Again, if you have comfort issues with forward controls, a riders backrest is the answer. Takes ALL the stress off your back. Think about it. How do you sit in a car? Feet forward with a seat back for support. It's the most natural seating position there is. All spacecraft use such a seating position, from Mercury through the space shuttle.
When was the last time an astronaut had to use his body to control his spacecraft?

It's a completley different requirement and it's why racing bikes are built the way they are with low bars and rearsets - for more control, if not comfort!

If you are never going to stand up on the pegs or move around in the seat for more dynamic control, then the FF riding positon can work fine. For road use, I prefer a 'standard' riding position and choosing an Adventure bike means I have more leg room anyway, If I had to sit back and lower down (FF position), I would insist on top-notch rear suspension to reduce those shock-loads to my spine!

Lack of suspension travel/quality was one major irk during an otherwise very enjoyable test ride on a Sportster.

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Old 11-19-2012, 06:34 AM   #40
kojack
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Originally Posted by Zanotti View Post
I recently rode a Harley Softail Slim ( http://advrider.com/forums/showthread.php?t=839630 ) and really liked the overall bike.

The big change for me was using forward controls vs having my feet under me. I have ridden standard bikes for 30 years and wonder how long it would take to get used to forward controls.

Does anyone regularly switch betweeen these two types of controls and get used to it quickly?

I have both, and just switch between the two no issues. I find it a non issue....
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Old 11-19-2012, 07:39 AM   #41
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Originally Posted by '05Train View Post
Maybe you can't, but there are plenty of people who can. I can easily run the MSF "box" at slower than walking speed on my Night Train with 4" extensions on the forward controls, and I've done the entire Lee Parks Total Control class with it as well. Never dropped the bike once either.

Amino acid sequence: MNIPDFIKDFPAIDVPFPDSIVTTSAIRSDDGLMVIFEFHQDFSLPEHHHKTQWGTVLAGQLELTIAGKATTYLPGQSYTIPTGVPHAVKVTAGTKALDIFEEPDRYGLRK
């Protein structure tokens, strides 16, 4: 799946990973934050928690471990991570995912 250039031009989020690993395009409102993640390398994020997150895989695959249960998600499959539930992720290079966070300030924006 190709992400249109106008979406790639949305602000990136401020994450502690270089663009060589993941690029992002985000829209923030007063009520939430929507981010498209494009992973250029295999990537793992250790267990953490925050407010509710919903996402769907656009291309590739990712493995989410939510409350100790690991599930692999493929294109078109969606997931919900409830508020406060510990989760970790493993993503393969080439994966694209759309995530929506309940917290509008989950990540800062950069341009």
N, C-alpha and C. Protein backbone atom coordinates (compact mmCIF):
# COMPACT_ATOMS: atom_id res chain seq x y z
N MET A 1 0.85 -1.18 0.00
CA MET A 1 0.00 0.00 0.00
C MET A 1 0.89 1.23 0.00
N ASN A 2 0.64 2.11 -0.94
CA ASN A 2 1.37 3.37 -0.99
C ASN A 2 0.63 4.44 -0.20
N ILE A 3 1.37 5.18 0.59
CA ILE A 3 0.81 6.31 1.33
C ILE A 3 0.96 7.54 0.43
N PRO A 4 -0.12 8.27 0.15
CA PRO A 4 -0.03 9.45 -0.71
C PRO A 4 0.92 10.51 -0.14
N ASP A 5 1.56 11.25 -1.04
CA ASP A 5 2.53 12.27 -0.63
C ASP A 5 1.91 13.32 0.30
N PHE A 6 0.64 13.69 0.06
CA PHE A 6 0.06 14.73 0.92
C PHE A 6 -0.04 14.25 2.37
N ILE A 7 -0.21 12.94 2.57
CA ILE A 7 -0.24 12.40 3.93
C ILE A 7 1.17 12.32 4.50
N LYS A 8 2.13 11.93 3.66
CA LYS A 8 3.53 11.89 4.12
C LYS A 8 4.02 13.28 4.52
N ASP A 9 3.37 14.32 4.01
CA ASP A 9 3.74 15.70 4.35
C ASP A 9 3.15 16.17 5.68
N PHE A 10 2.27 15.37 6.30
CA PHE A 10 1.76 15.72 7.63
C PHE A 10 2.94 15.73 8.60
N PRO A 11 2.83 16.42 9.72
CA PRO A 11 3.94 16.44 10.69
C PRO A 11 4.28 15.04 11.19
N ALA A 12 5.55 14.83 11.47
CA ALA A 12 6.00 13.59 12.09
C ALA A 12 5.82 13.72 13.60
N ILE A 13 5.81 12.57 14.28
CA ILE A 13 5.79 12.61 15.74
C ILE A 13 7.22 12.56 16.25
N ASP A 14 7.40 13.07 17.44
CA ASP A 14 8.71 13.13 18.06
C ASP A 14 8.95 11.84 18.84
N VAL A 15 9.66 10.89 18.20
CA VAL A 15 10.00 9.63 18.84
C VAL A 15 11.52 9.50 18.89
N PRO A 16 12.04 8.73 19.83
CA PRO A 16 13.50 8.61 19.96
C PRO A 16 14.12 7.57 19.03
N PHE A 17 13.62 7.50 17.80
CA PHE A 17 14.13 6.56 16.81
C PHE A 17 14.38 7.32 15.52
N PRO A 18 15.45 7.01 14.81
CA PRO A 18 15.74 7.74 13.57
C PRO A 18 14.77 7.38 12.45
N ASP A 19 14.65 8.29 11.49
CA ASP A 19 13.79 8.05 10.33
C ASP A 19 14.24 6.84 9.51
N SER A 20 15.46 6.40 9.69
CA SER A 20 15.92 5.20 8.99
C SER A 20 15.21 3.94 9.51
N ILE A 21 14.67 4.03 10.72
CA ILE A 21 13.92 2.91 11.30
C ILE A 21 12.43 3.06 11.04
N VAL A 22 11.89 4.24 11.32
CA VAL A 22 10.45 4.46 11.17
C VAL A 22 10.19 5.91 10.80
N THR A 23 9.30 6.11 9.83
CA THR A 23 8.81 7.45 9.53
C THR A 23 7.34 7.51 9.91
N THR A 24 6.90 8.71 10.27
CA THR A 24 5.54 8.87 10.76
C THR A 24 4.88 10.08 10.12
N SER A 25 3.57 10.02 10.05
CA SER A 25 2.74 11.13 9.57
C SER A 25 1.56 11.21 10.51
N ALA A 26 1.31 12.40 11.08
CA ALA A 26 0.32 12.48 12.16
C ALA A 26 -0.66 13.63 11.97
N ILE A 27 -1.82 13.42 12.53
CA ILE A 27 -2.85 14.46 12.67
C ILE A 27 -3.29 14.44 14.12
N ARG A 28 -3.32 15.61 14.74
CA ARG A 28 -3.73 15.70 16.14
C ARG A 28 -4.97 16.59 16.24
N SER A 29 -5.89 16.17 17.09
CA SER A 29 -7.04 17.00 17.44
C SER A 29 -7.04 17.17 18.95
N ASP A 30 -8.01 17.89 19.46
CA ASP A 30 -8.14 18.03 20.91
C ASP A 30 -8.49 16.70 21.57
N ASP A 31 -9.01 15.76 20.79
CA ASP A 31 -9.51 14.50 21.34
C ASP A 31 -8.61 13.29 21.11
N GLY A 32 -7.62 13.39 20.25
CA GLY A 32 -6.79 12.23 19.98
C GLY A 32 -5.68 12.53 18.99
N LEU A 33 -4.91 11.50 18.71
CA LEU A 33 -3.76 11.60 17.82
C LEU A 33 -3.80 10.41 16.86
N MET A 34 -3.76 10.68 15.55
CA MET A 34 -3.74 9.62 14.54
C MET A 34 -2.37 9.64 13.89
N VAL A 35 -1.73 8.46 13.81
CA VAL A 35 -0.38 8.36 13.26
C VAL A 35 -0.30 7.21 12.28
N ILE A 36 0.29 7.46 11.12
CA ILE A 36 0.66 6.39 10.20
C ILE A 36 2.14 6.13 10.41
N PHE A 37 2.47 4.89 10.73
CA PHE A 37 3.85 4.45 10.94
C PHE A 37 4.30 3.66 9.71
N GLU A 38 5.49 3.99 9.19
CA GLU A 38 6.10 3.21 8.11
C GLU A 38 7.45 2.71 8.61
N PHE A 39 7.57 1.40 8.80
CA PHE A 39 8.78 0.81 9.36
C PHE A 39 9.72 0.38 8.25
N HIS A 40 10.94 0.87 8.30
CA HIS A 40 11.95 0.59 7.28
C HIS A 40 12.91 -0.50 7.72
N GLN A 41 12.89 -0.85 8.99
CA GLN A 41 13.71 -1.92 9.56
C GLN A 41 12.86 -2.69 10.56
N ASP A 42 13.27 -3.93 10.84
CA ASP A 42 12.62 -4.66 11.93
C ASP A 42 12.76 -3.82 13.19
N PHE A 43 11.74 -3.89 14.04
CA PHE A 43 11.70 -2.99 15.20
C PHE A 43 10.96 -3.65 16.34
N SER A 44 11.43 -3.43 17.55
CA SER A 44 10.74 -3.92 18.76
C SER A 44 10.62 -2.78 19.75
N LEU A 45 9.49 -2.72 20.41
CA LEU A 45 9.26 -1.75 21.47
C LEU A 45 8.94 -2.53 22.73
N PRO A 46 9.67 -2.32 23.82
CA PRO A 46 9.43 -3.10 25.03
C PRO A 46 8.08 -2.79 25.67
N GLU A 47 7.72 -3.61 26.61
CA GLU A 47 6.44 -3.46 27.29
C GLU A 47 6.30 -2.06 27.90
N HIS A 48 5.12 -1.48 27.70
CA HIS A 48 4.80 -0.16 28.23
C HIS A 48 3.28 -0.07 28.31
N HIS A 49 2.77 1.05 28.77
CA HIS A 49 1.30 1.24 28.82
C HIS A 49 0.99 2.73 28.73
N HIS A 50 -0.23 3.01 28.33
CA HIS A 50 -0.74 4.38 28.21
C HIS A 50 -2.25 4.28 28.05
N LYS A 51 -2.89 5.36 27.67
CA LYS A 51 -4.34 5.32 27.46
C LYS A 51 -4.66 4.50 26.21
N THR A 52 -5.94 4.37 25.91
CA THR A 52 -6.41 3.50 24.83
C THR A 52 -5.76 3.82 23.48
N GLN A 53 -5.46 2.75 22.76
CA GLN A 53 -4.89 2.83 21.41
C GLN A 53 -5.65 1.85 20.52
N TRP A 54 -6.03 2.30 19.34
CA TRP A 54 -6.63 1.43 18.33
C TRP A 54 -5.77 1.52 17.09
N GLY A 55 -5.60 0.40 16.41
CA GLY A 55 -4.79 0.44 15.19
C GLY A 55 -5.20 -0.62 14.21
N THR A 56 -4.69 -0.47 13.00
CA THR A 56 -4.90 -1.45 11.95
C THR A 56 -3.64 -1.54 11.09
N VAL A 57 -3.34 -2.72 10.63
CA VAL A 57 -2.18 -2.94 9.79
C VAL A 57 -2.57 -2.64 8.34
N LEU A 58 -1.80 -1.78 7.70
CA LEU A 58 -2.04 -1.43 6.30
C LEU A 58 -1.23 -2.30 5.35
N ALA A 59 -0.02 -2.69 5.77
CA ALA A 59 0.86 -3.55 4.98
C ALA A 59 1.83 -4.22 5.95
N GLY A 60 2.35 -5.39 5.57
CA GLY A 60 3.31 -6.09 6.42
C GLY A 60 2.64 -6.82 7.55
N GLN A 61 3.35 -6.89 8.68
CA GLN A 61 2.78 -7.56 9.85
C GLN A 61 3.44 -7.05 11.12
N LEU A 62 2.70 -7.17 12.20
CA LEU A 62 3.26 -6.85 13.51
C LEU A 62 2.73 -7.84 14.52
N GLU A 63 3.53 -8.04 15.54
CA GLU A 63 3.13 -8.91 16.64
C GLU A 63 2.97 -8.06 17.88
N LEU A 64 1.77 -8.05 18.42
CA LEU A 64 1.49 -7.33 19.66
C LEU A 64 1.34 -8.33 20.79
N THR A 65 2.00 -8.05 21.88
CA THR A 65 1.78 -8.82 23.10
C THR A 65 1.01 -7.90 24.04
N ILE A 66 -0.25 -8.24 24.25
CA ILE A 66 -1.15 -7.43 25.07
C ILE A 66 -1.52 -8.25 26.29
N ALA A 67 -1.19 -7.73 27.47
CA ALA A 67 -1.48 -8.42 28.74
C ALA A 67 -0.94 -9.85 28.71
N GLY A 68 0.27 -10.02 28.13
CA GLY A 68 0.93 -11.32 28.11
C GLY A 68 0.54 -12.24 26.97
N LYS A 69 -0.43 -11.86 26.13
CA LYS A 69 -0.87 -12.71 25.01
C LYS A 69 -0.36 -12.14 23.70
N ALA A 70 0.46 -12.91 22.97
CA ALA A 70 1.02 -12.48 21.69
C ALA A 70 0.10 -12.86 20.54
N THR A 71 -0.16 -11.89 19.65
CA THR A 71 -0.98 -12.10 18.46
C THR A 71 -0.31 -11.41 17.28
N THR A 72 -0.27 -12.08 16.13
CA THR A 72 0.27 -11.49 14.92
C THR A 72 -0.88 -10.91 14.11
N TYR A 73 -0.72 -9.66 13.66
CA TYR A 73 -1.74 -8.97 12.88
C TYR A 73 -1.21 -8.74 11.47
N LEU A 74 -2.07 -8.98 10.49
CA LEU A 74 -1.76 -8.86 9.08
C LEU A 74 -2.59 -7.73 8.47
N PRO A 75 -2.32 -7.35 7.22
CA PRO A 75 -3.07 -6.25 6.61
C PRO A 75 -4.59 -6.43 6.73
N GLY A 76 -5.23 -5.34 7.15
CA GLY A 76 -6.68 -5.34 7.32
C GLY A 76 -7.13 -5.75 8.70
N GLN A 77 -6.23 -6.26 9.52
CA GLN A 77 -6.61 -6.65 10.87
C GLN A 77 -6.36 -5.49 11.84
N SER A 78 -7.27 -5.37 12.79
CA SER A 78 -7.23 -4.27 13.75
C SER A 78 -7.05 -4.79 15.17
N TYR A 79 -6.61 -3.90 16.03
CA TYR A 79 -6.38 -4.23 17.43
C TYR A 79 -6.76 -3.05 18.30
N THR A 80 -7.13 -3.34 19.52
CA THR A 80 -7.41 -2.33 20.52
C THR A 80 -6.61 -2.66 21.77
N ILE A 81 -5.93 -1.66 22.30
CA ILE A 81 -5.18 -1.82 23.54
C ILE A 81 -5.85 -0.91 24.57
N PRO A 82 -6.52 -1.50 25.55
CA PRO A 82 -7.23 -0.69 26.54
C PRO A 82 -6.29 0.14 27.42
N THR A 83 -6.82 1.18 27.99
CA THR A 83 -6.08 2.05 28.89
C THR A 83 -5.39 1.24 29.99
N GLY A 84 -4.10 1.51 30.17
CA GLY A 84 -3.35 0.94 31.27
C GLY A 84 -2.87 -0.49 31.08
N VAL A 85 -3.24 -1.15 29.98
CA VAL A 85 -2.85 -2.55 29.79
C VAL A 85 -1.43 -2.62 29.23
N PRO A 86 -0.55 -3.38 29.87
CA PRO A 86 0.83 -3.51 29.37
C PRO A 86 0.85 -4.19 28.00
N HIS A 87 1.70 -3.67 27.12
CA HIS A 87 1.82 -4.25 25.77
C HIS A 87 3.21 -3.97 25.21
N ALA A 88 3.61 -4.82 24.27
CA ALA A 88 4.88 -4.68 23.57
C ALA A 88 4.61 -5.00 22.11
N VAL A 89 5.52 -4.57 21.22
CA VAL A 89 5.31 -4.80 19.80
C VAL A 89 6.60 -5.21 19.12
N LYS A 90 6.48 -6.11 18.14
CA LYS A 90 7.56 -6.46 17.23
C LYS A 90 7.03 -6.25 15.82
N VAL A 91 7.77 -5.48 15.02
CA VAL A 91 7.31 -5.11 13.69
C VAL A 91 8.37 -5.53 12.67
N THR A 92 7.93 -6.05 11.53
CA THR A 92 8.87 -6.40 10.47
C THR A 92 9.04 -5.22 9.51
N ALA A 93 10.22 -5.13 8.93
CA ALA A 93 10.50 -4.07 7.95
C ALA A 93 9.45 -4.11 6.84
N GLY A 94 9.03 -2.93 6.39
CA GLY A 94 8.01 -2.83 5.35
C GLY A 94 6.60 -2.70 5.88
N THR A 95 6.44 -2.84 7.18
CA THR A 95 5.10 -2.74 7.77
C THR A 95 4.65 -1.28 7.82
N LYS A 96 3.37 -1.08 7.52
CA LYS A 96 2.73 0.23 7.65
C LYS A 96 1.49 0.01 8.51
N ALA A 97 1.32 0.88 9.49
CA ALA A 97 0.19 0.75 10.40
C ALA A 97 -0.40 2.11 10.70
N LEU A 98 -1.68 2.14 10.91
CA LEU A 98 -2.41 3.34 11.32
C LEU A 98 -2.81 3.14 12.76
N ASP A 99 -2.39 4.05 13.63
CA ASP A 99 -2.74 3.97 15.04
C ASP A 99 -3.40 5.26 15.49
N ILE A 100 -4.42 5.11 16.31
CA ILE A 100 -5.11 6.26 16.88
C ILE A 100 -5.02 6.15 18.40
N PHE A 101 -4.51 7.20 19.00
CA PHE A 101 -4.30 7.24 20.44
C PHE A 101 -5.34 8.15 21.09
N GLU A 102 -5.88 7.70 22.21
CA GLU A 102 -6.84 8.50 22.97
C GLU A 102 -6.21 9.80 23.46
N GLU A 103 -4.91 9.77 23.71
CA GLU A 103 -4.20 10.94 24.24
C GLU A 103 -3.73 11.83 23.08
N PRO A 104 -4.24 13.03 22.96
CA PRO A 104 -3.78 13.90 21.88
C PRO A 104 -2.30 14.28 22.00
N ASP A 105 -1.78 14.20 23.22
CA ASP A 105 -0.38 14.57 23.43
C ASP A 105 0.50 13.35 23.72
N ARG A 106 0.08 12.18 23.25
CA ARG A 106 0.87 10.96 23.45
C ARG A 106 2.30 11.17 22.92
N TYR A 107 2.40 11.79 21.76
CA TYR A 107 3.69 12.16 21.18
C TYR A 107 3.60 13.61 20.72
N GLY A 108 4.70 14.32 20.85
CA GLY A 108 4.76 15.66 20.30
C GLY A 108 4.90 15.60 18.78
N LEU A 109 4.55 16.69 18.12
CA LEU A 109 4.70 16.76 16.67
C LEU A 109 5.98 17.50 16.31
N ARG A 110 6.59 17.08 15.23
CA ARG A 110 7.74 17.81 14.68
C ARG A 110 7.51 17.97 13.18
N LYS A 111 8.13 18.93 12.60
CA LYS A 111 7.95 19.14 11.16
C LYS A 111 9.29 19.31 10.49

Respect.
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Old 11-19-2012, 02:37 PM   #42
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Another "non-issue" rider here.

After a dozen years of sportbike/KLR riding I got my first cruiser last year, a HD Softail Deluxe, and love it.

I took the footboards off and put pegs on for a more natural foot angle, more leg room with my 35" inseam, and more cornering clearance. Another benefit I found was the ability to occasionally extend my legs out fully and rest them on top of the pegs. And I still have a lot of fun on my Superbikes and KLR.

Me, starting a new HD cruiser trend, ATGATT and hi-viz. Oh, and I'm thin. Have fun, Mark H.

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Old 11-19-2012, 07:47 PM   #43
'05Train
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Originally Posted by '05Train View Post
Maybe you can't, but there are plenty of people who can. I can easily run the MSF "box" at slower than walking speed on my Night Train with 4" extensions on the forward controls, and I've done the entire Lee Parks Total Control class with it as well. Never dropped the bike once either.
Quote:
Originally Posted by kraven View Post
Respect.
To be fair, I'm not God's gift to riding, I've just been practicing on this bike for nearly 8 years. And doing that stuff on a Softail is a ton more difficult than it is on a Touring bike. The poor front-end geometry makes for a lot of body english, clutch slippage, rear brake dragging, and profanity in order to make it dance.
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Old 11-20-2012, 05:14 AM   #44
foxtrapper
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Switching is a non-issue for me. I can go back and forth between just about anything without difficulty.

Comfort is a semi-issue for me. Oddly, I've found that curled riding position to be the most comfortable for a longish ride if on a pegs forward bike.

Control is an issue for me. I do not feel secure with a bike seated pegs-forward. I do not feel I can toss the bike around the way I can with my feet downwards. I cannot stand up on the pegs worth a darn on a pegs-forward bike.
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Old 11-20-2012, 09:22 AM   #45
30Bones
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Quote:
Originally Posted by Zanotti View Post
Does anyone regularly switch betweeen these two types of controls and get used to it quickly?
In the 2 years I owned my nightster I went between my VFR and Husky 610 regularly and once I set up the suspension on the HD I preferred it most of the time and took it on 350 mile one way weekends often over the VFR (which never fit me for some reason). I'd own another in a heartbeat and miss it more than most other street bikes I have owned.